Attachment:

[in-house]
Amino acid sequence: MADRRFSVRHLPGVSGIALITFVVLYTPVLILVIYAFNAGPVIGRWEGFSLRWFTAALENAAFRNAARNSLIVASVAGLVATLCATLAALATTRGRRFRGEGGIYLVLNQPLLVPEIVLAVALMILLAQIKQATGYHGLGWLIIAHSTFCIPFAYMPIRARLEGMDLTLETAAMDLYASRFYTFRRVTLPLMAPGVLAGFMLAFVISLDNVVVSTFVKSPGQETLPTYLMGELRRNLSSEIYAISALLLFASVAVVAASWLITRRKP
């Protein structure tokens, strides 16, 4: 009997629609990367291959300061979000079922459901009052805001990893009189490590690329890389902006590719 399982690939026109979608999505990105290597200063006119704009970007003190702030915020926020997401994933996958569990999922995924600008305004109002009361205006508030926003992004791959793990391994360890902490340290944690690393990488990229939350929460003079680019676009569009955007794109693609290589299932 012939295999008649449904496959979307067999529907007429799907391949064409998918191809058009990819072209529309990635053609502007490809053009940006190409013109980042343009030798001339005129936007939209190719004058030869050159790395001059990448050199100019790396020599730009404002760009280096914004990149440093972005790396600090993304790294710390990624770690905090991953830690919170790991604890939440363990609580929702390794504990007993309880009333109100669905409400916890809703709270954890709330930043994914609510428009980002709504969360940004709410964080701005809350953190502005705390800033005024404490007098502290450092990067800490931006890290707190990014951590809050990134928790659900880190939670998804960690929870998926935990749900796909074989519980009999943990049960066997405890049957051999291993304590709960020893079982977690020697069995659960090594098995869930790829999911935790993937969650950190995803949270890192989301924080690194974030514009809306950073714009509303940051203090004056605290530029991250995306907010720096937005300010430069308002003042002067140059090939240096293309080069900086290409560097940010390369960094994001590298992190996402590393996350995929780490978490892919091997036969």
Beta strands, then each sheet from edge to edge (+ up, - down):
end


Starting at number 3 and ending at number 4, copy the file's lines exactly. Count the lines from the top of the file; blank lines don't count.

């Protein structure tokens, strides 16, 4: 009997629609990367291959300061979000079922459901009052805001990893009189490590690329890389902006590719 399982690939026109979608999505990105290597200063006119704009970007003190702030915020926020997401994933996958569990999922995924600008305004109002009361205006508030926003992004791959793990391994360890902490340290944690690393990488990229939350929460003079680019676009569009955007794109693609290589299932 012939295999008649449904496959979307067999529907007429799907391949064409998918191809058009990819072209529309990635053609502007490809053009940006190409013109980042343009030798001339005129936007939209190719004058030869050159790395001059990448050199100019790396020599730009404002760009280096914004990149440093972005790396600090993304790294710390990624770690905090991953830690919170790991604890939440363990609580929702390794504990007993309880009333109100669905409400916890809703709270954890709330930043994914609510428009980002709504969360940004709410964080701005809350953190502005705390800033005024404490007098502290450092990067800490931006890290707190990014951590809050990134928790659900880190939670998804960690929870998926935990749900796909074989519980009999943990049960066997405890049957051999291993304590709960020893079982977690020697069995659960090594098995869930790829999911935790993937969650950190995803949270890192989301924080690194974030514009809306950073714009509303940051203090004056605290530029991250995306907010720096937005300010430069308002003042002067140059090939240096293309080069900086290409560097940010390369960094994001590298992190996402590393996350995929780490978490892919091997036969």
Beta strands, then each sheet from edge to edge (+ up, - down):